White racism and intimidation was a very significant factor that slowed the civil rights movement. This is evident in the South in which the Ku Klux Klan and the White Citizens Council were lynching blacks quite frequently. Additionally, after the ruling of Plessy vs. Ferguson (1896) of ‘separate but equal’, segregation was made legal, therefore southerners took it so far that Supreme Court rulings in favour of blacks were completely defied, such as in the Little Rock Crisis where Governor Faubus stopped black students from entering the high school despite previous rulings from Brown II (1955). This intimidation from supremacist groups and resistance from state government and general citizens slowed progress significantly because blacks were now afraid to campaign for fear of being lynched meaning that any effort made by blacks for equality was often negated by this strong resistance in the South. However, the resistance also had a positive effect on civil rights progress, such as in the Birmingham Movement 1963 in which the violence encouraged by Chief of Police Eugene ‘Bull’ Connor actually caused nationwide media attention which increased white sympathy and therefore made progress easier for blacks. Therefore racism in the South was a major obstacle before the 1950’s because any de jure change never resulted in de facto, however, after this point, campaigners targeted overtly racist places for their campaigns which was very advantageous for progress, meaning…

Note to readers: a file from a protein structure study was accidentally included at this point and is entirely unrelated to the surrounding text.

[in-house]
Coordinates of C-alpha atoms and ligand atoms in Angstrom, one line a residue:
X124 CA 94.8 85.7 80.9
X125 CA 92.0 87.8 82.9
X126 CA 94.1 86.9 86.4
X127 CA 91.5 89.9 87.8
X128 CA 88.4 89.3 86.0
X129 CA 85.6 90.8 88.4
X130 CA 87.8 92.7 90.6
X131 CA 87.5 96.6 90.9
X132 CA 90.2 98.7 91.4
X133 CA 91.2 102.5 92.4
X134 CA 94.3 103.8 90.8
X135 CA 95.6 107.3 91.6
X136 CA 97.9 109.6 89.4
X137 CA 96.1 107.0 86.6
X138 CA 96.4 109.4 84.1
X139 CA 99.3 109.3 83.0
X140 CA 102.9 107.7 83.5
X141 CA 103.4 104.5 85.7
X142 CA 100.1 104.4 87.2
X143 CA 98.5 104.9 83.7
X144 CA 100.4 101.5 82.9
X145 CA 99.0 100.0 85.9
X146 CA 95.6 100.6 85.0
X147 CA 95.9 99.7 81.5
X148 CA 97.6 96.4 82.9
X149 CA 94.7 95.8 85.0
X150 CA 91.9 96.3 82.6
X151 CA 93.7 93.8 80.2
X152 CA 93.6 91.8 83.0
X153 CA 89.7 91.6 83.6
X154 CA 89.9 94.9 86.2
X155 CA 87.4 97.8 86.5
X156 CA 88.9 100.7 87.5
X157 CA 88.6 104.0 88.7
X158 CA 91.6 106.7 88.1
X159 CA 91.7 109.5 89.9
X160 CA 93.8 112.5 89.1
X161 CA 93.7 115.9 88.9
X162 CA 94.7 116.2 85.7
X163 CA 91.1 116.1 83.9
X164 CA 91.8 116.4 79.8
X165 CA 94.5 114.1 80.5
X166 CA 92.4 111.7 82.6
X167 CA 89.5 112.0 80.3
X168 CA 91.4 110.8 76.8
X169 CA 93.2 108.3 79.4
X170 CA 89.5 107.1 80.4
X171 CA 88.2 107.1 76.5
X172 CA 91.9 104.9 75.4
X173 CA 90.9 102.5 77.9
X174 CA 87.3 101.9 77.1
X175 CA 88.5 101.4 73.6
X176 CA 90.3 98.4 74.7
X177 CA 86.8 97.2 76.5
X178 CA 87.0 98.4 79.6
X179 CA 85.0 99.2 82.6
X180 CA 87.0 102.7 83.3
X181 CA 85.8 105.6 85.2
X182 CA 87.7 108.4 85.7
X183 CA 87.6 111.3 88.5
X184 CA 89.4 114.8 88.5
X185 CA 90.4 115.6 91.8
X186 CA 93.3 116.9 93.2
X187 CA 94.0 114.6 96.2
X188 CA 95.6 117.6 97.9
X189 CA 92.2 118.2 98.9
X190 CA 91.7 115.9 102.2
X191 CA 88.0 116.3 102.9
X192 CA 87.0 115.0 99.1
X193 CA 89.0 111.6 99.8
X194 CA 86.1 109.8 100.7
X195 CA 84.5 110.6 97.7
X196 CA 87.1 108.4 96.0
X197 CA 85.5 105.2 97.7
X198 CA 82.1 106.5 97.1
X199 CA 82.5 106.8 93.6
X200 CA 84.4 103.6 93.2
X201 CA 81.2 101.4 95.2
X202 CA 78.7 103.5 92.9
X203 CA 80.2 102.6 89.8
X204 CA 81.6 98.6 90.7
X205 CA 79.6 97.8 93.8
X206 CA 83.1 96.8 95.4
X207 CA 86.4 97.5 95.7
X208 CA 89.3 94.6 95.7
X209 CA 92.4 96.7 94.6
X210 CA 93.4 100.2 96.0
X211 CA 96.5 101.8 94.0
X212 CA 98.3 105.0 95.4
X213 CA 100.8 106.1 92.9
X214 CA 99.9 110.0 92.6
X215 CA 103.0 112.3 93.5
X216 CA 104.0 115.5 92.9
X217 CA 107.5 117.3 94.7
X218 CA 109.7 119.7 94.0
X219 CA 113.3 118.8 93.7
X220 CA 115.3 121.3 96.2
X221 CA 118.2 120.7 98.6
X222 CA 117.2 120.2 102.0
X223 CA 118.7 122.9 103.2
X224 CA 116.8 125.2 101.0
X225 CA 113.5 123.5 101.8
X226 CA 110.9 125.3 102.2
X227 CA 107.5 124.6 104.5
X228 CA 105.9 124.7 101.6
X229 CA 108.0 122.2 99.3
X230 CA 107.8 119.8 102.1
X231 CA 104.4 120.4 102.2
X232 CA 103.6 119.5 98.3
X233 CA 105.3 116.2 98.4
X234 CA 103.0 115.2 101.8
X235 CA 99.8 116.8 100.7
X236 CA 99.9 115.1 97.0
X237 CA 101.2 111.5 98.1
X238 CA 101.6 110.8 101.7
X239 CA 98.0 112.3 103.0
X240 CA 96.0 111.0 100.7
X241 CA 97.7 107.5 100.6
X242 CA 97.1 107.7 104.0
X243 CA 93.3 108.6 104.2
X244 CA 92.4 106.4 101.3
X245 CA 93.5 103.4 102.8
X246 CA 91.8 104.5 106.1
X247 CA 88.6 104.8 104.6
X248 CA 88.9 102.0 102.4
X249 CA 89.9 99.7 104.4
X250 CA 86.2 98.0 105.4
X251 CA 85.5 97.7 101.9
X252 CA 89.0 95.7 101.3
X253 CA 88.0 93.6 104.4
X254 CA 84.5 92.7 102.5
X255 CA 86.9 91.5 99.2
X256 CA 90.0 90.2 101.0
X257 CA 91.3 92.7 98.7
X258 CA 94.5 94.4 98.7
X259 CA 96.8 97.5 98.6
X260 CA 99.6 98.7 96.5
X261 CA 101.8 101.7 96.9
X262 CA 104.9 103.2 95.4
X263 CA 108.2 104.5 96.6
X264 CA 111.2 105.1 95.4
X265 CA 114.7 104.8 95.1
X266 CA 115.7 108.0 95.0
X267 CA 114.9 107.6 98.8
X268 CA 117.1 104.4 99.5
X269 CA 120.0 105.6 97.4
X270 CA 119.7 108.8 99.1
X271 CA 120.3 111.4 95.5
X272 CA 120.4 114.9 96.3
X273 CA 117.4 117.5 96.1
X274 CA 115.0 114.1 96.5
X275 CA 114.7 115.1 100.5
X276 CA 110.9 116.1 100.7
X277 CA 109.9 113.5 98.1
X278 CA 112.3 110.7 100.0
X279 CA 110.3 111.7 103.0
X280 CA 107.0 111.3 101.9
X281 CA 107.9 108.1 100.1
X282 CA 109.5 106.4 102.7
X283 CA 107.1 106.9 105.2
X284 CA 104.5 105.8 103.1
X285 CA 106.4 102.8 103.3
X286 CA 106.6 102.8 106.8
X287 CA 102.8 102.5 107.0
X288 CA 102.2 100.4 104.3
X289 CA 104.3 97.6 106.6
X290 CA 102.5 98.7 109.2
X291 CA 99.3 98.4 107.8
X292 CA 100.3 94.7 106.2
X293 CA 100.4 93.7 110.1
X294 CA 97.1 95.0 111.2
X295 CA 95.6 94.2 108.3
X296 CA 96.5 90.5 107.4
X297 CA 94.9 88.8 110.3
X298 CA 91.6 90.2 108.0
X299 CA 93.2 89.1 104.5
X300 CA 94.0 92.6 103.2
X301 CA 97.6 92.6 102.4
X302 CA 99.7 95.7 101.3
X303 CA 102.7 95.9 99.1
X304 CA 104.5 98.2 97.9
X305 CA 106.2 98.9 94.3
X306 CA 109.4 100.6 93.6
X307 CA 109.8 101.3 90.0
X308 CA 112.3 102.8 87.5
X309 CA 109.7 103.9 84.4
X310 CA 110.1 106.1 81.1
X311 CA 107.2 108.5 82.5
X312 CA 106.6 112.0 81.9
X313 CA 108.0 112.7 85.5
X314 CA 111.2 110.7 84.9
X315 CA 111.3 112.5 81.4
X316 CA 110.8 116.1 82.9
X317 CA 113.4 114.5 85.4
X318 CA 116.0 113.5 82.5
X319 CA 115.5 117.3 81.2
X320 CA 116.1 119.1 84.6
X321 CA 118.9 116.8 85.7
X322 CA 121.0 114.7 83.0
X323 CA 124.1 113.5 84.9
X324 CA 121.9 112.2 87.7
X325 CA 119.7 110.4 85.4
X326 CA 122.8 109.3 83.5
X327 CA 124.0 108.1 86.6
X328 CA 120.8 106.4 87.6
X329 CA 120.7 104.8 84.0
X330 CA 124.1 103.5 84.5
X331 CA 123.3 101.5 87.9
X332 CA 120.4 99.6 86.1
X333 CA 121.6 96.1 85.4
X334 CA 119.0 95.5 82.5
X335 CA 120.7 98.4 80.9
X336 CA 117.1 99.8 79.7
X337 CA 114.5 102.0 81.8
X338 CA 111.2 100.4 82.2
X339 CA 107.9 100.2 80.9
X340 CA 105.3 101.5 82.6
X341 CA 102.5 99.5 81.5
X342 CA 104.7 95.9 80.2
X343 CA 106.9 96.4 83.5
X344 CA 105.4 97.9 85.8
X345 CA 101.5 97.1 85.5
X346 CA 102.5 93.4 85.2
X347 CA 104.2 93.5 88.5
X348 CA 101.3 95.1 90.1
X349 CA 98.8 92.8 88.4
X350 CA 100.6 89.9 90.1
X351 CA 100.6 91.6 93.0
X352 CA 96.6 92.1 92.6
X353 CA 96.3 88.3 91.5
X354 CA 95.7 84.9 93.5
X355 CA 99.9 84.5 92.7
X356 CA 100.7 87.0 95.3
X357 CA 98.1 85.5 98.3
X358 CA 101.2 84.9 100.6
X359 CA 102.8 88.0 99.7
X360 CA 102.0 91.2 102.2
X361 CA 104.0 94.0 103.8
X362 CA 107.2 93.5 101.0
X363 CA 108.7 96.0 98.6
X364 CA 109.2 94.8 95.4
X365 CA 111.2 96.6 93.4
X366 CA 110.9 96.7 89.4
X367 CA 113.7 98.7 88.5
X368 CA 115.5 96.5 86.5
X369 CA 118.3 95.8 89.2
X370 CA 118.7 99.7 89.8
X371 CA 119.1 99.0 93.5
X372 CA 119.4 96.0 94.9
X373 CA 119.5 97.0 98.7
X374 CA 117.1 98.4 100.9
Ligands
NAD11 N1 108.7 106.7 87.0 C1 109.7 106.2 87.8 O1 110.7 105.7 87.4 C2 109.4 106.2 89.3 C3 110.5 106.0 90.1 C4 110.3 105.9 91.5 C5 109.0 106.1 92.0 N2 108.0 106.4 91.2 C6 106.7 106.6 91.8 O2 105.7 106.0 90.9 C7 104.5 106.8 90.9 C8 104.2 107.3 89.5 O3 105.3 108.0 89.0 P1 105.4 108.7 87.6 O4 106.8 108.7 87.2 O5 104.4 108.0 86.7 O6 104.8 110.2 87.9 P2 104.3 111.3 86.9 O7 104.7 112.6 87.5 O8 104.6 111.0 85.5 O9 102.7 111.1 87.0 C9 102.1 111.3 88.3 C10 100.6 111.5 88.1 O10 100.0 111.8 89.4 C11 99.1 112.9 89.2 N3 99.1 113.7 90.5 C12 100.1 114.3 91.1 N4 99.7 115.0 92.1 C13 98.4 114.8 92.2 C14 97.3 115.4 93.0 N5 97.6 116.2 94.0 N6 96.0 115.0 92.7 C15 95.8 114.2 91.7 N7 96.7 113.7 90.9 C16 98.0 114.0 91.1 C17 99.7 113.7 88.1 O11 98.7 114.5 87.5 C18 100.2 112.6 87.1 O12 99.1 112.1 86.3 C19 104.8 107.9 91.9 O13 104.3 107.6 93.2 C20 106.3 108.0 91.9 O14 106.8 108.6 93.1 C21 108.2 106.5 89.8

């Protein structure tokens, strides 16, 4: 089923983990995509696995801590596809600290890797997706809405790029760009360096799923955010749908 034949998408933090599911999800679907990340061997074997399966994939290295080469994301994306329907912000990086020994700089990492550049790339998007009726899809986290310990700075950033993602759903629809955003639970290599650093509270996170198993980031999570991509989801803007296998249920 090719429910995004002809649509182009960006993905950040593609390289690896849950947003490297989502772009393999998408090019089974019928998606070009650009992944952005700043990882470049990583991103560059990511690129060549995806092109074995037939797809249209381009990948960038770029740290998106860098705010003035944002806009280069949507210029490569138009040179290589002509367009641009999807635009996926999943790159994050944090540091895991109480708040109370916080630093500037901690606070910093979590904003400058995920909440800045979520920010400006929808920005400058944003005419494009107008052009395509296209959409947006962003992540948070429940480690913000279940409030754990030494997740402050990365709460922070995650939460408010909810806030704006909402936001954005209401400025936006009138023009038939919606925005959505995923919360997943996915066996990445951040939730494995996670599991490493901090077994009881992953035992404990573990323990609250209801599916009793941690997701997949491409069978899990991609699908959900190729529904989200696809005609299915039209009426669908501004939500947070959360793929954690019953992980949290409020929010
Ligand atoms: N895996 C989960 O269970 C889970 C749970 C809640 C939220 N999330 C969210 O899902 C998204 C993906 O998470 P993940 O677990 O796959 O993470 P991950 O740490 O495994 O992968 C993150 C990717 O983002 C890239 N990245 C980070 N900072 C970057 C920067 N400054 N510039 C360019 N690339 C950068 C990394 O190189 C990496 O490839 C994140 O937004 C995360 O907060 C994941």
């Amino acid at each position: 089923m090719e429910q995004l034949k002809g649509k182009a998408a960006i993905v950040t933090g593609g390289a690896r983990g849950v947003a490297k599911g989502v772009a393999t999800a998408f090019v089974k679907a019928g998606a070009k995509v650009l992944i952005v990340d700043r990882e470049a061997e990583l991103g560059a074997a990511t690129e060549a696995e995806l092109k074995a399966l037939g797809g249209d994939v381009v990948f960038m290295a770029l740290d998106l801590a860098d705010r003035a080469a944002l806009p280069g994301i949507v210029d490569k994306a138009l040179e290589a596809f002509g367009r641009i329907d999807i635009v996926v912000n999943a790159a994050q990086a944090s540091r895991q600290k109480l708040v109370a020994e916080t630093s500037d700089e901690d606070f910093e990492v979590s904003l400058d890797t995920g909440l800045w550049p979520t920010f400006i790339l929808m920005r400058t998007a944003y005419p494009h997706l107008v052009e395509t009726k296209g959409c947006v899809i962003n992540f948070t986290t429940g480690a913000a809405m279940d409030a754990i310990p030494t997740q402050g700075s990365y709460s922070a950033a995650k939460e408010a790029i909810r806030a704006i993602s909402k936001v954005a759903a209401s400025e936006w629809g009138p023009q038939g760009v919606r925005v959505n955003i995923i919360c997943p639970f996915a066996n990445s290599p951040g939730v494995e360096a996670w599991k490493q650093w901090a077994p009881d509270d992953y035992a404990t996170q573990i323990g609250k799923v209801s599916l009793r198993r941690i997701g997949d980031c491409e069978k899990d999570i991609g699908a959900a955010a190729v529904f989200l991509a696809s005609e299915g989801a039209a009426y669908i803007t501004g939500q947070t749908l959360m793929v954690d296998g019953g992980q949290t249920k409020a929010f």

• 1180 Words
    • 5 Pages
    Good Essays
  • Good Essays

    The period 1945 to 1964 was where African Americans campaigned for their civil rights, and they aimed to improve the lives of black people, to some extent the federal government was involved in the improvement of the stays of black people including the presidents, the congress, the supreme courts and the FBI. However it was not the federal government alone who improved the status of black people because civil right campaigns such as the NAACP.…

    • 532 Words
    • 3 Pages
    Good Essays
  • Good Essays

    Peaceful protest in the years 1955 to 1964 helped the civil rights movement little by little through the use of forcing the government to implement legal change. The laws that were passed mostly ended segregation in public places such as the law passed in 1956 that banned segregation of busses. This law was a result of the Browder vs. Gayle case that revolved around Aurelia Browder who refused to give up her seat to a white person, this stemmed from the Montgomery Bus Boycott of the previous year. She was backed up by the NACCP and the case went all the way to the Supreme Court who ruled in her favour and thus making segregation on all bus services illegal. Peaceful protest also helped to gain the support of white people in power and ordinary white people, therefore putting more pressure on the government to make the demands of black people a reality. However peaceful protest was not very good at making de-jure legation into de-facto reality as it was very easy to ignore these laws due to wide spread racism and corrupt police forces. There were also other factors at work that were responsible for the success…